If you thought you knew everything there was to know about Calistoga’s winery scene, you might need a refresher course, because several wineries in the region have been upgrading their facilities.

Storied 19th-century wineries like Chateau Montelena and Larkmead Vineyards have or are just completing extensive upgrades — Montelena receiving recognition just recently as an Historic Place on the National Registry. Construction also is under way at T-Vine Cellars, Joseph Cellars and Brian Arden Winery.

T-Vine Cellars

An off-the-beaten-path winery originally founded in 1992 on the Old Lawley Toll Road, T-Vine Cellars is emerging right in the middle of Calistoga with a new winery and tasting room at the town’s gateway on Highway 29 near Lincoln Avenue. Purchased by partners Chuck Easley, Jim Regusci and James Harder in 2009, by early summer visitors will have a place to taste the wines by longtime winemaker Fernando Candelario.

Here the winemaking and hospitality facilities are purposefully designed to complement the neighboring old farmhouses by having winemaking in one building and tastings in another, keeping both small in scale.

Easley said production will remain at between 4,000 to 5,000 cases annually. They use grapes only from heritage vineyard sites with older vines and, as he points out, there’s not much more to be found.

T-Vine wines will continue to be distributed via wholesale channels to their loyal following, but Easley said this new facility will allow them to offer their wines more easily to consumers. The new project is within the city limits and is not confined by the Winery Definition Ordinance, so will be open to the public. The projected opening is this June.

Joseph Cellars

Just a little south of downtown on Highway 29 a new winery, Joseph Cellars, is rising on a hillside overlooking its 32 acres of cabernet sauvignon vines.

Joe Bartholomew with his wife Nicole and their children, own Joseph Cellars. Their plans are to make cabernet, chardonnay and zinfandel and their dream is to seed a family legacy.

Theinaugural release of their 2008 cabernet sauvignon captured a 91-point score in Wine Enthusiast. The wine was offered for tasting at the 2013 Calistoga Wine Growers tasting by man-of-many-hats Ace Yaksic of Joseph Cellars. Ace said the new facility is 20,000 square feet of caves that includes space for custom crush clients and barrel storage. The brand’s own production will be small, capping out at about 5,000 cases annually. The business model is to be nearly all direct-to-consumer.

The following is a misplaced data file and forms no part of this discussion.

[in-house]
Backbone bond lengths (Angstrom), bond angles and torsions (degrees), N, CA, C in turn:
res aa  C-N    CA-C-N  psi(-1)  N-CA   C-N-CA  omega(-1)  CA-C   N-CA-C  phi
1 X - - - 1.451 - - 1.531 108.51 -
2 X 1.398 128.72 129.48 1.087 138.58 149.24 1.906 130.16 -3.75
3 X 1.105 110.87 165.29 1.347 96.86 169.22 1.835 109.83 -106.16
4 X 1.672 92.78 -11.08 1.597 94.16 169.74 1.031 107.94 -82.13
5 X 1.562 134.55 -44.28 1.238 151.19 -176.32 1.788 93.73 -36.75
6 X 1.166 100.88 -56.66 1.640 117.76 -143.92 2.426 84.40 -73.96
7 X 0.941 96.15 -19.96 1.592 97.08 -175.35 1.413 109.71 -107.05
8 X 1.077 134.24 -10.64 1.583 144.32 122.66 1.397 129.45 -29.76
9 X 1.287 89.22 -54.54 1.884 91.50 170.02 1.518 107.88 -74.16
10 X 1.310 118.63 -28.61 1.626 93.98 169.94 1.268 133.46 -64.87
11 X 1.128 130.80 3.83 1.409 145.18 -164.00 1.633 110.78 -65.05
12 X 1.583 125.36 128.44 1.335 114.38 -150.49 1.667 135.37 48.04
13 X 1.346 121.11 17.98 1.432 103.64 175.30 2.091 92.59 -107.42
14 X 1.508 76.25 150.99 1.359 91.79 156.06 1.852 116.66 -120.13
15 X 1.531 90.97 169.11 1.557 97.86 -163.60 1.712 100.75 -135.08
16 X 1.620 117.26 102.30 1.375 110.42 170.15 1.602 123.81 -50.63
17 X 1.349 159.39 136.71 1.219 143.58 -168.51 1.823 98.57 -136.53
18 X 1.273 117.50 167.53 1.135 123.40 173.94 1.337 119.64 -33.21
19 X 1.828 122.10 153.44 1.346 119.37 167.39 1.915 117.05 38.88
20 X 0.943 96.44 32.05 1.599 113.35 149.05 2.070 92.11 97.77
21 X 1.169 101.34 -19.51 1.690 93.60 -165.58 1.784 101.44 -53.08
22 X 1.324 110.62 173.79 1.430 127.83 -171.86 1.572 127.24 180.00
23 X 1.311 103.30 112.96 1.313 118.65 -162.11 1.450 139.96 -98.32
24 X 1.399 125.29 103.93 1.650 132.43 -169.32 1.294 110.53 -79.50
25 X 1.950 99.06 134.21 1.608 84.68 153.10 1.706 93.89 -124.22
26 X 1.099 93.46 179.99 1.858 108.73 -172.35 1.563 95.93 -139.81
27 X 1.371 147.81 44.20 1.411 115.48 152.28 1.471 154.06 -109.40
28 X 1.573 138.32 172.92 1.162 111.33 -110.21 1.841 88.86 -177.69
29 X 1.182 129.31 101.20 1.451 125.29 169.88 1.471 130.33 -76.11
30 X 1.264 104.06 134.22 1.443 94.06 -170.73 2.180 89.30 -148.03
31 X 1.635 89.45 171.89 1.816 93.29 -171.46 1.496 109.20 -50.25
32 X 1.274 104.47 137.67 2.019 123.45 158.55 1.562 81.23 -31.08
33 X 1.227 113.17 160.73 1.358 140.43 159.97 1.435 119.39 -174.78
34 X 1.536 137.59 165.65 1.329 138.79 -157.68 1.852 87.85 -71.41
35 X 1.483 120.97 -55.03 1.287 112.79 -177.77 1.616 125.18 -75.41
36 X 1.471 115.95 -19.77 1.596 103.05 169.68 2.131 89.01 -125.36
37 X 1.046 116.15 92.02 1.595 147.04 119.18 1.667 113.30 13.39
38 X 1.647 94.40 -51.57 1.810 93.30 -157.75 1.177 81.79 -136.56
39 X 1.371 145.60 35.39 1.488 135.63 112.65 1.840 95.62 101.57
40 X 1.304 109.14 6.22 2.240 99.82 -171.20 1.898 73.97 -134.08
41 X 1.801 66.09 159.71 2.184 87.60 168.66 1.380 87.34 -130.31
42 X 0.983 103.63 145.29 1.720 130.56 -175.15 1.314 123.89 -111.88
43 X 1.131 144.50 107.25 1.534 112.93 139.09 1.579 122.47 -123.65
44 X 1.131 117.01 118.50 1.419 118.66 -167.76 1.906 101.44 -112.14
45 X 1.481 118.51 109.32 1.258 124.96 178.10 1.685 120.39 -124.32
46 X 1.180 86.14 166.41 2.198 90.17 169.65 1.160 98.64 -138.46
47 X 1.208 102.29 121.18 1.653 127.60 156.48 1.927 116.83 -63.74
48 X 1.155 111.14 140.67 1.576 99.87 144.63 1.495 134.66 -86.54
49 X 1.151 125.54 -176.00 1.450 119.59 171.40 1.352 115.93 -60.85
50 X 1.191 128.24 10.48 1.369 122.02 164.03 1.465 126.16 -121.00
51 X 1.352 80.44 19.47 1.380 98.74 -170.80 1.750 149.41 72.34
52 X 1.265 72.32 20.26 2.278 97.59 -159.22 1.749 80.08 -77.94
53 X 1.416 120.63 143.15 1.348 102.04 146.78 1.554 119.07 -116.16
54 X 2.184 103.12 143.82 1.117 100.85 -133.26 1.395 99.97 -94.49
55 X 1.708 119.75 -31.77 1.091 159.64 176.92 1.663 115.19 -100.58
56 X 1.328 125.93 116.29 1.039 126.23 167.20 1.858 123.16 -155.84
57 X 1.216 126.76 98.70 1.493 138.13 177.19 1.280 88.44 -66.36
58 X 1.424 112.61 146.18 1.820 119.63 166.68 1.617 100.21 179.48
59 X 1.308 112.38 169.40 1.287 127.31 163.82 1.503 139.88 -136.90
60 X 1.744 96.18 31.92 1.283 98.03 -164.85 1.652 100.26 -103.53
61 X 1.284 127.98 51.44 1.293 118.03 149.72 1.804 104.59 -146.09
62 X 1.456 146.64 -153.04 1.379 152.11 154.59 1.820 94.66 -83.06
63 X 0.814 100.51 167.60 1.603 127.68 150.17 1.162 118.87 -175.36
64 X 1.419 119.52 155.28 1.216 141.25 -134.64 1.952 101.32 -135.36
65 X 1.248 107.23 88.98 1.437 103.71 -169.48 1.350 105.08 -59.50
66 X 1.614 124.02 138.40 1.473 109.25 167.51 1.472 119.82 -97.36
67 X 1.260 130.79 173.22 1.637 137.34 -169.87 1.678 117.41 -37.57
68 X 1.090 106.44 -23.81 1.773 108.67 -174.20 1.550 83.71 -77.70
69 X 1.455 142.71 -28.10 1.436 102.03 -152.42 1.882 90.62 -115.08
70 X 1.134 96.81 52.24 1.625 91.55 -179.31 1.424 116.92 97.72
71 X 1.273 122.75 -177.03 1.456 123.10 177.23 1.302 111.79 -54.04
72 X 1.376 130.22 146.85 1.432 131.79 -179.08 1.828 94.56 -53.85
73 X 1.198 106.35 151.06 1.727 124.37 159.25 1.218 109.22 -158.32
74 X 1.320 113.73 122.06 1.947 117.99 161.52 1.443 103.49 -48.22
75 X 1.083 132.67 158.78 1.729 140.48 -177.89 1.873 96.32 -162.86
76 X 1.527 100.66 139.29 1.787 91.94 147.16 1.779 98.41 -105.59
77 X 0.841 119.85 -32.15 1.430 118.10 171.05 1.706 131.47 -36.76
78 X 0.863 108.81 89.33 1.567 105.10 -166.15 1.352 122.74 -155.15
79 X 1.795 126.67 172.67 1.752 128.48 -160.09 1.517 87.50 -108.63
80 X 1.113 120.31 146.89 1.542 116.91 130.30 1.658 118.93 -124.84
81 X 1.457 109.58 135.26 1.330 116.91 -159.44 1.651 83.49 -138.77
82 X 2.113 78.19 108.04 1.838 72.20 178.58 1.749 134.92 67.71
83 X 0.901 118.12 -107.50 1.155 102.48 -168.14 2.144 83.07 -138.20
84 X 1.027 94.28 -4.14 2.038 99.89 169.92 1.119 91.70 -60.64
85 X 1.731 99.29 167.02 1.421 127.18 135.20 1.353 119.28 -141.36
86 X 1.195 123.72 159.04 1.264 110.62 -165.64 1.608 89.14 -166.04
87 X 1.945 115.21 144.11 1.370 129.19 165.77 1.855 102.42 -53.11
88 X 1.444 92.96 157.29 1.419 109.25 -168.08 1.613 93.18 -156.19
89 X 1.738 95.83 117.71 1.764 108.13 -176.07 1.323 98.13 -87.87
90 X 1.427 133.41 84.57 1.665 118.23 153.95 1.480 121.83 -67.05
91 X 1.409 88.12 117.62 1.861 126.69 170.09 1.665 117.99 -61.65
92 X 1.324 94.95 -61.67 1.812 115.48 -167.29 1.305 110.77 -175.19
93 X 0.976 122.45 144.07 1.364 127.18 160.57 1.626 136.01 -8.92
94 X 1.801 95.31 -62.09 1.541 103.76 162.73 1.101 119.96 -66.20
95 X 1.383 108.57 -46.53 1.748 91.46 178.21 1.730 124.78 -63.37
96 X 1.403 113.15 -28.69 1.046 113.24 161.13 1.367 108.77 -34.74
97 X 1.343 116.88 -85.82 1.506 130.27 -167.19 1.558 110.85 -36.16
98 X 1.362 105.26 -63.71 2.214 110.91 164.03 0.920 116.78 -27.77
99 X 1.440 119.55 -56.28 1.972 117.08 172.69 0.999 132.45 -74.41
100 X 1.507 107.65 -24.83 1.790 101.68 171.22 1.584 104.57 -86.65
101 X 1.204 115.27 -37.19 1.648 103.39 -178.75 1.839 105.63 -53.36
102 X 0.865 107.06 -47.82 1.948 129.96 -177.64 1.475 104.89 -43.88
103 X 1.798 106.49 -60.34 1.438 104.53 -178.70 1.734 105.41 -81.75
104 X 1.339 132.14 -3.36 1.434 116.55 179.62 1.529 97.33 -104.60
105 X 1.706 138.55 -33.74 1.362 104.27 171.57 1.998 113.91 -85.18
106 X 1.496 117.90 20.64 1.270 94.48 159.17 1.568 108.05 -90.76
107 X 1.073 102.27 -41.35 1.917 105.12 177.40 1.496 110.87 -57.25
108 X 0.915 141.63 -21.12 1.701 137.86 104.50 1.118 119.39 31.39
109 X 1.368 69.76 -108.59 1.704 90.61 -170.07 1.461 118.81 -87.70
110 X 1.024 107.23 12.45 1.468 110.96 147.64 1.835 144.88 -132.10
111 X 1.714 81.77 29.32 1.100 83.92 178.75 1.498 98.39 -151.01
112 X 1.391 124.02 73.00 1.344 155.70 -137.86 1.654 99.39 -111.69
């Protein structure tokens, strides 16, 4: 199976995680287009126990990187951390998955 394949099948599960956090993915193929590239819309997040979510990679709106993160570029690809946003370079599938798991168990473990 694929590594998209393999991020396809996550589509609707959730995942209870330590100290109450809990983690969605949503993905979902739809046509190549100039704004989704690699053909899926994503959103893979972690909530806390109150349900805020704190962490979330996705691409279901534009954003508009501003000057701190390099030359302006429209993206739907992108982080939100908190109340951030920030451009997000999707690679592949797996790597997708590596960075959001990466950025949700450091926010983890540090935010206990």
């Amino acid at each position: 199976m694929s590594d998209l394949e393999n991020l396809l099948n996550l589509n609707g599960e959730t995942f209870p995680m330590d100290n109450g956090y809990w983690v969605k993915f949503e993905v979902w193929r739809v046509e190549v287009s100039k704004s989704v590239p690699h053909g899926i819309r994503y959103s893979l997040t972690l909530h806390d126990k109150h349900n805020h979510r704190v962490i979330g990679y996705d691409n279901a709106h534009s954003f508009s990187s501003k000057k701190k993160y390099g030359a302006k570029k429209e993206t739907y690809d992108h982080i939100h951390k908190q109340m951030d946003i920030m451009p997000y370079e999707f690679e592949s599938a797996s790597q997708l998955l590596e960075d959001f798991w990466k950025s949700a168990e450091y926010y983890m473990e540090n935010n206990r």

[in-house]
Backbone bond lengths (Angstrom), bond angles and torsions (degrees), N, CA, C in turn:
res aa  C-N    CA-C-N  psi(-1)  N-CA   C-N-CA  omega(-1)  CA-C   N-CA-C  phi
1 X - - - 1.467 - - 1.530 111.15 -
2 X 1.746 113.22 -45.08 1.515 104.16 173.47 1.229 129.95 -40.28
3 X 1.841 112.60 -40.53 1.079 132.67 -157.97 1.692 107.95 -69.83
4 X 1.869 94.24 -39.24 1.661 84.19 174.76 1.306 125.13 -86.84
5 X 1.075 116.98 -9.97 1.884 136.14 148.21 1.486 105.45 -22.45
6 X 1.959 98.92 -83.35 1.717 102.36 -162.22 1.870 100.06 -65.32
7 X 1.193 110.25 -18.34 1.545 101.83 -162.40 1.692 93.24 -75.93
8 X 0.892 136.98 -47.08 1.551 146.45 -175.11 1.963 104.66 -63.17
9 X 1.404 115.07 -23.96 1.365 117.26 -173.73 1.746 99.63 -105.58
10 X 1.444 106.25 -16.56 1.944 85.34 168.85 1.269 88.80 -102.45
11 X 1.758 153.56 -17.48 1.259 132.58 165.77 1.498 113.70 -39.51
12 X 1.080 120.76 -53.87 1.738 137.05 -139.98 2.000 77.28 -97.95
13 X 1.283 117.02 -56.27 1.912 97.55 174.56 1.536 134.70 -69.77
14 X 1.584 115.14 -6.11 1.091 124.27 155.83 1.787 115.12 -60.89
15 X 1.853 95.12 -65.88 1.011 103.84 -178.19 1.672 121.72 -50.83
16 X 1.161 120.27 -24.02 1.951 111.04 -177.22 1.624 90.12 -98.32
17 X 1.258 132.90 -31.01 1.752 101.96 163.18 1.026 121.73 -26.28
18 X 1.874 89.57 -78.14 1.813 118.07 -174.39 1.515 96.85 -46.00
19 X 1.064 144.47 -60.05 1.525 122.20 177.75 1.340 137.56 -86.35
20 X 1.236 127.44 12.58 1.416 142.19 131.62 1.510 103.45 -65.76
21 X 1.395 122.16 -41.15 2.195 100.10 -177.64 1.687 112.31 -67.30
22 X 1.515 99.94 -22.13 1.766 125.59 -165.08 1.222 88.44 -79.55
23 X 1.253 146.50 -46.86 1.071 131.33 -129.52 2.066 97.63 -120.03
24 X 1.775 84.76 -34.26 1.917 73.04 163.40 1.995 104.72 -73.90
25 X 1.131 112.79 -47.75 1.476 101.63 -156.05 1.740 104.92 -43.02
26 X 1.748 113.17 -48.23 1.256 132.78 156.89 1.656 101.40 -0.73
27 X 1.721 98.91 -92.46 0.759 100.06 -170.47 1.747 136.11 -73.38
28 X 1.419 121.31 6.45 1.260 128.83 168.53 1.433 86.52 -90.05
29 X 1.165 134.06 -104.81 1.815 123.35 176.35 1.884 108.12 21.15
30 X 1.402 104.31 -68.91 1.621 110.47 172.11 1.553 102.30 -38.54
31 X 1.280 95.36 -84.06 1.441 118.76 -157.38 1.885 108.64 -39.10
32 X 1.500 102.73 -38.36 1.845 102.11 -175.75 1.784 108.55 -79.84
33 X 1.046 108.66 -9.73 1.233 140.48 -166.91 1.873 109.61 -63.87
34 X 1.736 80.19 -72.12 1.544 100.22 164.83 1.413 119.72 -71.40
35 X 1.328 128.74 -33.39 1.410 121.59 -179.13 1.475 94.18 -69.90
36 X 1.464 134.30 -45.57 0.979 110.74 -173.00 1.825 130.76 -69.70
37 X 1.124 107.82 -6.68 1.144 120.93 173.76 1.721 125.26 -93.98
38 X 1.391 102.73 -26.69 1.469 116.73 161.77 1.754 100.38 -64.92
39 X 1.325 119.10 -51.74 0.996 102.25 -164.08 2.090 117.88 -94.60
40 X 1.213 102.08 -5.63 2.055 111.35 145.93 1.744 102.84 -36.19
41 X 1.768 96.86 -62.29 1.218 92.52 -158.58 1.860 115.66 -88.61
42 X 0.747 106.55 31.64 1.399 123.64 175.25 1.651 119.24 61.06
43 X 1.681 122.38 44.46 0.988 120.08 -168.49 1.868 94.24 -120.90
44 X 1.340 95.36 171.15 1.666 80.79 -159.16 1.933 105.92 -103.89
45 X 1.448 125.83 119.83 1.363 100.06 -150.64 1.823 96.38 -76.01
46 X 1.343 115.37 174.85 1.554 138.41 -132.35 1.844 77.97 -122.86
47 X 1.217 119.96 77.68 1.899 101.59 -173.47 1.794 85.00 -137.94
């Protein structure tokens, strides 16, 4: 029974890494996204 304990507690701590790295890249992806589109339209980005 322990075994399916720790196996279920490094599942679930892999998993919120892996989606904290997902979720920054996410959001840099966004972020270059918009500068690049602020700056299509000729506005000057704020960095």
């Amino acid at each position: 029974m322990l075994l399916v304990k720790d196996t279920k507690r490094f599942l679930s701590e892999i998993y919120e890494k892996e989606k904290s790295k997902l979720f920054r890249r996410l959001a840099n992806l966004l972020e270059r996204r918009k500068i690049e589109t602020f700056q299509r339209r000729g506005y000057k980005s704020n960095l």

The design is simple, with the top floor devoted to tasting rooms with cross-valley views. When complete, look for a fireplace, commercial kitchen and outdoor barbecue.

Yaksic said beginning in late spring public tastings will take place in a “garden party” setting in the winery’s courtyard and public areas of the caves. Work is expected to continue on the hospitality space through the summer months.

Larkmead Vineyards

At the southern boundary of the Calistoga AVA is the enchanting and historic Larkmead Vineyards. Dating back to the mid-1800s the winery was renowned in its earlier days as home to San Francisco socialite and patron of the city’s firefighters, Lillie Hitchcock Coit, for whom Coit Tower was named.

A reading of the book “A Salon at Larkmead” finds that the notables of the day dined, drank and pondered life from the gardens of Larkmead.

The winery and its vineyards have been in the Solari family for more than 60 years, having been purchased by United Vintners after Coit’s death and later sold to the Solari family.

At Larkmead, construction is nearing completion on an enlarged barrel hall and fermentation room. Winemaker Dan Petroski said the winery is beginning to limit the sale of grapes from its 110-acre estate vineyard, which in the long run will allow some increase in production, still using their own fruit source.

He said the real benefit of the expansion is to continue to increase the wine’s quality by allowing him to keep the various small lots separate during fermentation and aging. The plans include a solar array on the roof, which will provide between 75 and 100 percent of the winery’s power.

The winemakers will be able to move into their new digs in late May or June, and visitors will find space for seated, more in-depth exploration of the wines in the Howard Backen-designed facility. Many know Kate Solari Baker’s evocative artwork featuring pastel interpretations of vineyard landscapes that have been chosen to represent Auction Napa Valley over the years. In the new space, look for a gallery showcasing her work.

Brian Arden Winery

Another newcomer to the Napa Valley, led by owner Brian Harlan, is the Brian Arden Winery on a two-acre parcel on Silverado Trail near Solage resort.

The winery, which began making Lake County wines from family vineyards, will develop its Napa portfolio to comply with the local rules that 75 percent of the winery’s fruit come from vineyards in the Napa Valley AVA. The project broke ground late last summer and continues this year.

In many ways, Calistoga is the center of action in the Napa Valley. One can still find renowned vintners at the local coffee shop on any given morning, or cheering their neighbors on at the annual Tractor Parade in December. And that posse of leather-clad bikers revving their hogs could very well include a financial investment advisor, or the senior partner at a law firm out collecting world-class wines from Calistoga.

Terry Hall is a Calistoga resident who runs his own communications, branding and event planning company. He can be reached at thall@thnapa.com.

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